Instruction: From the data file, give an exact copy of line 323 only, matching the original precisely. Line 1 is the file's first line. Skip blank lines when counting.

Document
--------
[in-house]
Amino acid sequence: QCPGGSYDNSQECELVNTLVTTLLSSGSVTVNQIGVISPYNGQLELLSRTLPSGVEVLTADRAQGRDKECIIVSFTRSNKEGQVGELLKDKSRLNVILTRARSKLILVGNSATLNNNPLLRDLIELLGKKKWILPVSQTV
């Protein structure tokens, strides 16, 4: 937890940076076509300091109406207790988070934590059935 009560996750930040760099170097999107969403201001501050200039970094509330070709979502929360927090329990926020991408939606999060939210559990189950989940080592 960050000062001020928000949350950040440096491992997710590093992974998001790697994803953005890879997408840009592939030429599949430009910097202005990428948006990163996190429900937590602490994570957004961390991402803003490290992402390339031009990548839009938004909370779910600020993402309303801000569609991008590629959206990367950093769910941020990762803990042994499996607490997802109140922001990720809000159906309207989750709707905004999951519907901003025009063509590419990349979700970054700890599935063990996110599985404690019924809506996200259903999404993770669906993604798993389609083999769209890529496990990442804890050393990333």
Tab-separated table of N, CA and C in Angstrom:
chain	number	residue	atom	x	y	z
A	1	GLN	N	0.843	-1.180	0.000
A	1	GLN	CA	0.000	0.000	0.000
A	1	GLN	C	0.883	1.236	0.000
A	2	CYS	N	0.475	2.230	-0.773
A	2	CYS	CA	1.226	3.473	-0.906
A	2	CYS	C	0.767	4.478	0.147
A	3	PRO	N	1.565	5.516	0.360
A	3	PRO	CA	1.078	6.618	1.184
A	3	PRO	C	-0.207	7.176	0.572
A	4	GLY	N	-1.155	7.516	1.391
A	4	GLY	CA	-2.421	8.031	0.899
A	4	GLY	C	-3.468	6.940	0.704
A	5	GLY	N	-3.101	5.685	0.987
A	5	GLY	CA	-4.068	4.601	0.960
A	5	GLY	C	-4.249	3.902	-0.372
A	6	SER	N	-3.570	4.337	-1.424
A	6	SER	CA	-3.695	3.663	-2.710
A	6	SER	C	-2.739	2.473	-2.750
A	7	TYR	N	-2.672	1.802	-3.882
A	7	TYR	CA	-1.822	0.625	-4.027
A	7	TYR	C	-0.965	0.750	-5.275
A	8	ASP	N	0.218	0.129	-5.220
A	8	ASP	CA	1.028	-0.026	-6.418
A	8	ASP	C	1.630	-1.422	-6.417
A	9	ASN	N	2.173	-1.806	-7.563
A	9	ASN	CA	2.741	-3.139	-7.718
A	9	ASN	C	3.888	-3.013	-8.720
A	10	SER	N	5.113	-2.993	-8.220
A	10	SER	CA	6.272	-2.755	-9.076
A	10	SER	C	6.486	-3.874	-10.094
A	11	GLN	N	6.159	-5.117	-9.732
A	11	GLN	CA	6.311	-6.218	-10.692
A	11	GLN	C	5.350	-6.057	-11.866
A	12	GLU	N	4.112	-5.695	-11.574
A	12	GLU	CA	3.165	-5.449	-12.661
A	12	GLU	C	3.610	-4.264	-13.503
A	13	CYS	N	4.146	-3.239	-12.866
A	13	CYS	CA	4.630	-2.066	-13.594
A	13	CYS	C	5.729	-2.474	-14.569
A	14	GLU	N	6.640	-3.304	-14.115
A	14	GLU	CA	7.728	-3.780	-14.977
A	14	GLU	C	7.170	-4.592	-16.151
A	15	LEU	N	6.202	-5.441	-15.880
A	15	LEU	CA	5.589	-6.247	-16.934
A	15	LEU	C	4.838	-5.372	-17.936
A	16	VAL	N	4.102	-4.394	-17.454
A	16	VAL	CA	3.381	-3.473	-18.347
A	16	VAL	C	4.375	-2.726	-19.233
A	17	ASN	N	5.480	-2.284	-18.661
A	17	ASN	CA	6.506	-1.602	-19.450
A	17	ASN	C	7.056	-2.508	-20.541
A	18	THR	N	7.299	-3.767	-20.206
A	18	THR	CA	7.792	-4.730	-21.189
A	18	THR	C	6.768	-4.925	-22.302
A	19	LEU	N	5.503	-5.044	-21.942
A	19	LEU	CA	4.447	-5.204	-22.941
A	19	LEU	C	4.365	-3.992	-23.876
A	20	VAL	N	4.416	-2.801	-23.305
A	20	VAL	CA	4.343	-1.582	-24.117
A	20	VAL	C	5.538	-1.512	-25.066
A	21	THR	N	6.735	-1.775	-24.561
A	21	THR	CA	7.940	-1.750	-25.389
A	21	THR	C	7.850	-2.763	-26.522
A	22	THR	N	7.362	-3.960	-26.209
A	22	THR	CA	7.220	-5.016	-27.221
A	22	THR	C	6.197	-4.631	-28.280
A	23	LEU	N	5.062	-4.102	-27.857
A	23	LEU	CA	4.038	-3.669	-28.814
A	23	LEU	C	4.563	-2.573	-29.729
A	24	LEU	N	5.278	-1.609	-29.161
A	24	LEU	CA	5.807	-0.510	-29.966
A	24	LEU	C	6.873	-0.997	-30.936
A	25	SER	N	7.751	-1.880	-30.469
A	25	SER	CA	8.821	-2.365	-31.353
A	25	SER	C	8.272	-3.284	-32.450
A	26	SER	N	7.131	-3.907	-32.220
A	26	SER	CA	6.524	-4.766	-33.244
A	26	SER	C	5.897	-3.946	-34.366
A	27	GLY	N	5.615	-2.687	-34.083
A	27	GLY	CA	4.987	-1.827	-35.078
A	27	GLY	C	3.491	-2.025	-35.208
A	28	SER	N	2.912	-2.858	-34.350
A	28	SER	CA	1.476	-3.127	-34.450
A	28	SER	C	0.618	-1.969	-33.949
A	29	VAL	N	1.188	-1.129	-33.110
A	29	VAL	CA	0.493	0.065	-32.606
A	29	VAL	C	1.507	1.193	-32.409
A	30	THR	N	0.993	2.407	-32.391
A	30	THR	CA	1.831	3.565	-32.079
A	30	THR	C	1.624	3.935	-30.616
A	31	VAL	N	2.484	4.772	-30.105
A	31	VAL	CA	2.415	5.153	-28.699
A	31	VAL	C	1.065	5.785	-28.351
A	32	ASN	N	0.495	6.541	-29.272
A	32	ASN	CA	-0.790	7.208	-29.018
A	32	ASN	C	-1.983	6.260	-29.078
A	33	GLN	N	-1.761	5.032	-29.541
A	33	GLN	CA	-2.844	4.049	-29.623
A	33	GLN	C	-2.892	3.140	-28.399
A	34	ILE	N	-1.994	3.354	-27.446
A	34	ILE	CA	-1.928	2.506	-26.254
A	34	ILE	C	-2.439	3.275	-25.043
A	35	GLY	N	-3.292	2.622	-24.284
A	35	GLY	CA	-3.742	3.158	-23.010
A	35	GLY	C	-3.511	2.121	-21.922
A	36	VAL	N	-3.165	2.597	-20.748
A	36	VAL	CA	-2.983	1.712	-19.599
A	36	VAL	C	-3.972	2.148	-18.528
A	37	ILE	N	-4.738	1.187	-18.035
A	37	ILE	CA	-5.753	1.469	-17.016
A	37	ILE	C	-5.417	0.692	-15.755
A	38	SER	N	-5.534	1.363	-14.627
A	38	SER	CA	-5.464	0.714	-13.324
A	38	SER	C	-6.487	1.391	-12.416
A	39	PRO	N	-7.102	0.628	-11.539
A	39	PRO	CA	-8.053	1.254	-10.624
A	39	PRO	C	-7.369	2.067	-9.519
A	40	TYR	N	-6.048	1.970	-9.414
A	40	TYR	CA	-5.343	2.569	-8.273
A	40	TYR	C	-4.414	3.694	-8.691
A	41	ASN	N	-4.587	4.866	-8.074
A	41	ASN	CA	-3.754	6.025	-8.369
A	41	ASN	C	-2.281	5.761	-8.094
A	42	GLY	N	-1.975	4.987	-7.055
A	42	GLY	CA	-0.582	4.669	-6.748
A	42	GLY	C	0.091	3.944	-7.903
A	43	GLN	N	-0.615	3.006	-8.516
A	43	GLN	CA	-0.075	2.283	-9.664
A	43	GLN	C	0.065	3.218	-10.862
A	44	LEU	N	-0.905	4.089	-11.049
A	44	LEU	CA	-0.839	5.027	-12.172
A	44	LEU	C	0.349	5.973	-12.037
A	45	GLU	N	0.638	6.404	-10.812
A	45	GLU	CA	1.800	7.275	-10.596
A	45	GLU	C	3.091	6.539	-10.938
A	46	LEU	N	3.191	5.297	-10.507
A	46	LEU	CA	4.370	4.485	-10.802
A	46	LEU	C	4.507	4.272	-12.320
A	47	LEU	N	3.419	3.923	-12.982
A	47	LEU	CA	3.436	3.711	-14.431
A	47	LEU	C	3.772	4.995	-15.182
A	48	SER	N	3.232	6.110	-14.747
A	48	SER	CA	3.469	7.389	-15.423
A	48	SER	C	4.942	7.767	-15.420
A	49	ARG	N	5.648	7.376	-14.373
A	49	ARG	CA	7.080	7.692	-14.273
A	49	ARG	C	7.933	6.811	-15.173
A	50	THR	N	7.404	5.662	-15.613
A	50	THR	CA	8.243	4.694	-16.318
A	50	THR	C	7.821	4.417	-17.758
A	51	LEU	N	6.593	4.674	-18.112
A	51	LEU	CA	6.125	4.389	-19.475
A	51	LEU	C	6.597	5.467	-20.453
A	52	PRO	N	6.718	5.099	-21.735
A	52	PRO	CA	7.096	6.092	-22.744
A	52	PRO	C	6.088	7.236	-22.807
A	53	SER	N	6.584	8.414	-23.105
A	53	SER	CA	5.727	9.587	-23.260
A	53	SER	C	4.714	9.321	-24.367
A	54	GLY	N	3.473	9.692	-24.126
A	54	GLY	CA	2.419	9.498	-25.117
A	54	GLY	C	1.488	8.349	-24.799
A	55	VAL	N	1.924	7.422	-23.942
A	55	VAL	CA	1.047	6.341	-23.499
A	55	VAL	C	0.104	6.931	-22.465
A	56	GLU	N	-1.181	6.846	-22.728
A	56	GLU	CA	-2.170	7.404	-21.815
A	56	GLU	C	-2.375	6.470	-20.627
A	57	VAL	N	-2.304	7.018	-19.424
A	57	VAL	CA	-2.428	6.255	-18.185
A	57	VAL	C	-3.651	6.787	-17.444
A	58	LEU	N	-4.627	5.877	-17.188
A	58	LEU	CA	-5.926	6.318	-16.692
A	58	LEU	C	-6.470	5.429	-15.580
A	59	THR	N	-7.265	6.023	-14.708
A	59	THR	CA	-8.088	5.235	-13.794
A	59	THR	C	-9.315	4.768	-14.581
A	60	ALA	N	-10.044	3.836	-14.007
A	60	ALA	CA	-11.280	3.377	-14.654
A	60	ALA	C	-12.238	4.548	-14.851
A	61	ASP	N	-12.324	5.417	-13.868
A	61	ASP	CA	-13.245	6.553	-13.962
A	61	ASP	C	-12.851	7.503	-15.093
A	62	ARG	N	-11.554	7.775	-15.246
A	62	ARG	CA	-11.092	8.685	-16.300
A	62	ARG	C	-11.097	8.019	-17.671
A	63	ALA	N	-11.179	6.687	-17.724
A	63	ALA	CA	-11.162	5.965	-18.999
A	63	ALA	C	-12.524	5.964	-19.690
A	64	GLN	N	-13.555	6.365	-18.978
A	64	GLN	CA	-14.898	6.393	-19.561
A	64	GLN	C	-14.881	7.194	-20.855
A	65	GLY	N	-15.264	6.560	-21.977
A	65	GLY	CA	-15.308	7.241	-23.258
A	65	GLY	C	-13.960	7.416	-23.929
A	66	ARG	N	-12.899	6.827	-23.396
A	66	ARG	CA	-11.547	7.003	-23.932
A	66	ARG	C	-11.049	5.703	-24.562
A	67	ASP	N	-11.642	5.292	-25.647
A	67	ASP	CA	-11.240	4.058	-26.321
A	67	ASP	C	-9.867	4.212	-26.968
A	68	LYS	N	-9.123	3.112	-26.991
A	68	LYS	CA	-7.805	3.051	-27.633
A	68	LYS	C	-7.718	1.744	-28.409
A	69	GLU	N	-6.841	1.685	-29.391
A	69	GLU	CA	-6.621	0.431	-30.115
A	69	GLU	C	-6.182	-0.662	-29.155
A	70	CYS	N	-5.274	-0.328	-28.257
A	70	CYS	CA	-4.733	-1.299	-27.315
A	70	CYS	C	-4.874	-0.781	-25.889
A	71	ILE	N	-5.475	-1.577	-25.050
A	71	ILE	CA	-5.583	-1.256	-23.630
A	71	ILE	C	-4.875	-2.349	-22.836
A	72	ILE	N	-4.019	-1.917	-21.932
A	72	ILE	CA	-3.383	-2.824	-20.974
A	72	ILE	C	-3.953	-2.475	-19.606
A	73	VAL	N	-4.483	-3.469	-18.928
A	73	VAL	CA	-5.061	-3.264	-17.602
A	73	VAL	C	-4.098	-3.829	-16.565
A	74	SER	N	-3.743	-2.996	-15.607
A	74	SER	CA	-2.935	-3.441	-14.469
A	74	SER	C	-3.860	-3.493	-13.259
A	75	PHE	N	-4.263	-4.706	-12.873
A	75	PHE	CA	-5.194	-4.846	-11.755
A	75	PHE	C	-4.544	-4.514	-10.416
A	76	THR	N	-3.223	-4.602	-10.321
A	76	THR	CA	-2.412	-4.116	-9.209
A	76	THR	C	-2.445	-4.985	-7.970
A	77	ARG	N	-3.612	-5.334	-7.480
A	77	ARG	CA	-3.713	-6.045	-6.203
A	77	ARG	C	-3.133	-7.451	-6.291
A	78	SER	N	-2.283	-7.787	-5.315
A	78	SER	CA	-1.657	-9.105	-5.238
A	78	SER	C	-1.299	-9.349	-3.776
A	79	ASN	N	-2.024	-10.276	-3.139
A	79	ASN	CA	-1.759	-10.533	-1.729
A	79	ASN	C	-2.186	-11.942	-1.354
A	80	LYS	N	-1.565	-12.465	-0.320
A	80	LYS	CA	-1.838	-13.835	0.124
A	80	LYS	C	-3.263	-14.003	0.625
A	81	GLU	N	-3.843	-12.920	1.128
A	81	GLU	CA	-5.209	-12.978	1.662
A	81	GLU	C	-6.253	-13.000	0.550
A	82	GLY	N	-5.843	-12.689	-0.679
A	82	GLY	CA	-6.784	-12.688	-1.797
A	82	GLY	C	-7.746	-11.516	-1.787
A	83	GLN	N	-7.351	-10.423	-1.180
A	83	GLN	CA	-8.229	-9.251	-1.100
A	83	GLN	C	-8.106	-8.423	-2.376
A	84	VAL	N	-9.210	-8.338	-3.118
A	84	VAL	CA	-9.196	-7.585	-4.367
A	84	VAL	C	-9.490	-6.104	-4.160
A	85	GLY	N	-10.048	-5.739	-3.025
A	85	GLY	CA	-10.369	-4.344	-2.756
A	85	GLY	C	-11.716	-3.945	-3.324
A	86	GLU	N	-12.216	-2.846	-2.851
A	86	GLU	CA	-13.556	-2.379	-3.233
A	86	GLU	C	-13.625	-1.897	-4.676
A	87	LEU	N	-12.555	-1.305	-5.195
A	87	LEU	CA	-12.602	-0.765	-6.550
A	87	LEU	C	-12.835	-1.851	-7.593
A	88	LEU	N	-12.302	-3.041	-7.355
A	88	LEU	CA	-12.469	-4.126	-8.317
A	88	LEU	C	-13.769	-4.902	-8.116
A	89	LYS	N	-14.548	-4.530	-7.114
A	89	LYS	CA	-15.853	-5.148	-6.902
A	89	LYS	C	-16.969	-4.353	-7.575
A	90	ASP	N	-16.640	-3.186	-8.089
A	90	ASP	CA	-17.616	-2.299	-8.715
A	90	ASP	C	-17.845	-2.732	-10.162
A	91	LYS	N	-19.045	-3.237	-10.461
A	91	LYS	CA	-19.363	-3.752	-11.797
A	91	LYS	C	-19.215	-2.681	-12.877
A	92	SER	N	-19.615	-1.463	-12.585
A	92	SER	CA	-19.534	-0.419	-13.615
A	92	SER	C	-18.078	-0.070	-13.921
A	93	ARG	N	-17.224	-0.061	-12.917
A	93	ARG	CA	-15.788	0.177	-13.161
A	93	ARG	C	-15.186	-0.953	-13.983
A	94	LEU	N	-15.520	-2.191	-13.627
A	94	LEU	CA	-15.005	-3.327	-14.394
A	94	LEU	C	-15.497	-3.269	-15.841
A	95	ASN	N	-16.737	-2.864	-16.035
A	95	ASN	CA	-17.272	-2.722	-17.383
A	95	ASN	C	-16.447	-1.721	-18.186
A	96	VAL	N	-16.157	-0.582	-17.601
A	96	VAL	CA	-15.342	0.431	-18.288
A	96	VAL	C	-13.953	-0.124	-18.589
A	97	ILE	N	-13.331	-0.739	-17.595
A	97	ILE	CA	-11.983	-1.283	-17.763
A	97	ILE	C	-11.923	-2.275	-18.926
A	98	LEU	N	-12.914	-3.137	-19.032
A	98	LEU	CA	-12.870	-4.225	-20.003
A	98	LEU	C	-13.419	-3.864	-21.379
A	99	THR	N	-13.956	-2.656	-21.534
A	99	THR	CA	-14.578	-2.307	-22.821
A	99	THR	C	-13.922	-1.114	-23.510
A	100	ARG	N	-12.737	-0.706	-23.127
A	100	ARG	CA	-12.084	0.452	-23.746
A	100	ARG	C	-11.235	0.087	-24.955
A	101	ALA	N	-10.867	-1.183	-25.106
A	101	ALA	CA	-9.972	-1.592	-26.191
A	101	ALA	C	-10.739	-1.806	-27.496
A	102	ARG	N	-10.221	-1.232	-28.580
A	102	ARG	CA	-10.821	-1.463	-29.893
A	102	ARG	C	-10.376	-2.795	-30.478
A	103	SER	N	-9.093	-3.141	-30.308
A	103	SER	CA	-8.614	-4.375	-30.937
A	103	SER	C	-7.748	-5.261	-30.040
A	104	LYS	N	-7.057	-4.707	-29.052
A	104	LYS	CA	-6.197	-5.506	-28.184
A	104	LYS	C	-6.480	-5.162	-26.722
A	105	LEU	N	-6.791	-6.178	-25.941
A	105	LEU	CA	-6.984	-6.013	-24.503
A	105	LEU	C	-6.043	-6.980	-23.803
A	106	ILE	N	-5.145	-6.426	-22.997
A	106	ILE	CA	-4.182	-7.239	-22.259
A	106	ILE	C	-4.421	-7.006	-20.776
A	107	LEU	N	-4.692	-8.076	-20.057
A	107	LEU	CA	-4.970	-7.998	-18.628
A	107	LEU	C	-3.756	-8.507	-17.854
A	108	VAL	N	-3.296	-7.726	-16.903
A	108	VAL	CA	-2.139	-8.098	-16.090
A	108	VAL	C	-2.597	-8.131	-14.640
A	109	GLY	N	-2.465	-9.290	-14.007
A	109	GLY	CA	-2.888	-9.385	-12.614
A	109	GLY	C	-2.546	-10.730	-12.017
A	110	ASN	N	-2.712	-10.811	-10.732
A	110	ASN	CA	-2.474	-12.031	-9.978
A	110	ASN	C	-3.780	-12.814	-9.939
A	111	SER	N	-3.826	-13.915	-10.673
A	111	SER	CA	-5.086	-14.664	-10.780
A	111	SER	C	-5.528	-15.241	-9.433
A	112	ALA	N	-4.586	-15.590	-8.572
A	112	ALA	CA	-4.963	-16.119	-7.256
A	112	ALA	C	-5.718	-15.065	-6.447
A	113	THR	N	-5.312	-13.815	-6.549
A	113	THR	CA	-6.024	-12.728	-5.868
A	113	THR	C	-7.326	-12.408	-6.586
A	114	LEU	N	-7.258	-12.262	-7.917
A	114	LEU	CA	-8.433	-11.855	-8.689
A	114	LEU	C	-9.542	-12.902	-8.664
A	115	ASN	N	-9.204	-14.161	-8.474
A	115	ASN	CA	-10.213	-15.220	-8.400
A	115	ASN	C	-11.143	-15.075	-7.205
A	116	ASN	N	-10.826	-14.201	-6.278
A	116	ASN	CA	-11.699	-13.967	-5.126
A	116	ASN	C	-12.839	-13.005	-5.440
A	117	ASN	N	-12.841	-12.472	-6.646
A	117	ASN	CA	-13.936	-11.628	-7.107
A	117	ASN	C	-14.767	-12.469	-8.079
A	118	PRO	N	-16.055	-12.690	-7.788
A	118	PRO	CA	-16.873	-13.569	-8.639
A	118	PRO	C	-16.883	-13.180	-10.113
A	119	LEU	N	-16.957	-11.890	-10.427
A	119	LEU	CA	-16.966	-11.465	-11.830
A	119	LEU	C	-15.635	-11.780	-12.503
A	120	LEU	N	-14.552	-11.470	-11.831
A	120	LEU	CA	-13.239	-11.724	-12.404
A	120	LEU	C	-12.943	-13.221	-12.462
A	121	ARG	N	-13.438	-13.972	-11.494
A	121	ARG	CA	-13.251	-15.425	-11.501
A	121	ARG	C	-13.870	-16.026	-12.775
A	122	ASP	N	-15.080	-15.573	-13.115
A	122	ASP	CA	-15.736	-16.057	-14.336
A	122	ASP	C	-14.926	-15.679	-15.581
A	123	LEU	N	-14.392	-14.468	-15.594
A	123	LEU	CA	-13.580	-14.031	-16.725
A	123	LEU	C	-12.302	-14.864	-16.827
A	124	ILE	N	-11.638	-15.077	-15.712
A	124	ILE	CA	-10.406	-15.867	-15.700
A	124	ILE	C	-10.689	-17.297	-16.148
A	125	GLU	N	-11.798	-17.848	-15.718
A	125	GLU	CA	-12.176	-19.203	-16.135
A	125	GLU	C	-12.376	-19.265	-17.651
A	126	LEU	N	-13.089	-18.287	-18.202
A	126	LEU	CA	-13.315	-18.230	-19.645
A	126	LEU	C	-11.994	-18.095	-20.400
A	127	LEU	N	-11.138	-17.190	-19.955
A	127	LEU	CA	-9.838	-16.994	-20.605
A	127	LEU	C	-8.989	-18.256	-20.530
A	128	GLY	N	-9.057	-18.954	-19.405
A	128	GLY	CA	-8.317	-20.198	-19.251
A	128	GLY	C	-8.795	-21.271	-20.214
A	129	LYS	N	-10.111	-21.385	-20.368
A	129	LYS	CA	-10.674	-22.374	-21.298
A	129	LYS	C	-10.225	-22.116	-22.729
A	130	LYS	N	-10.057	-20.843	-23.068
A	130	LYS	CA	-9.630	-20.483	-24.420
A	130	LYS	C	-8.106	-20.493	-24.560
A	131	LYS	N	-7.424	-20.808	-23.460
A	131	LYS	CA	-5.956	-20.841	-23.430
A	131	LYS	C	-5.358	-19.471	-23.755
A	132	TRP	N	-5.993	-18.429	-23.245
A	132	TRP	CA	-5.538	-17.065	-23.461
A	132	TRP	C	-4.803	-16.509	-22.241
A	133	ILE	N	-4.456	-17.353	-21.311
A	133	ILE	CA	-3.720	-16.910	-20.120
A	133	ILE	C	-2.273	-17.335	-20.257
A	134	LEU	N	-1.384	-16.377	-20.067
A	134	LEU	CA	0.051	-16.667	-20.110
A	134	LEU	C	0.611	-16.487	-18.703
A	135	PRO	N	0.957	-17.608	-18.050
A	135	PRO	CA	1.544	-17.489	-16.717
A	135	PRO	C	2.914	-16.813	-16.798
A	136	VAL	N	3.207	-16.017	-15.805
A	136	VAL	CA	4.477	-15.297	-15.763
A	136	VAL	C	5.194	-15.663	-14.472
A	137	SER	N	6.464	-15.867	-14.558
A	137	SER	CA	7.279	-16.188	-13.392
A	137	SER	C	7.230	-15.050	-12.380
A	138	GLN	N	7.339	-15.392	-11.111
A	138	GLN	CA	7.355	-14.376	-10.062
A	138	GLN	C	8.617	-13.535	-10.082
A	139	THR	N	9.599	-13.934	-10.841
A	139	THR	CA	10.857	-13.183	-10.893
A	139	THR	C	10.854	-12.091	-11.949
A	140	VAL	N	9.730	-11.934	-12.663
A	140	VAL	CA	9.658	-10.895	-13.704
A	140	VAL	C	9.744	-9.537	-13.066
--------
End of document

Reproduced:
A	106	ILE	C	-4.421	-7.006	-20.776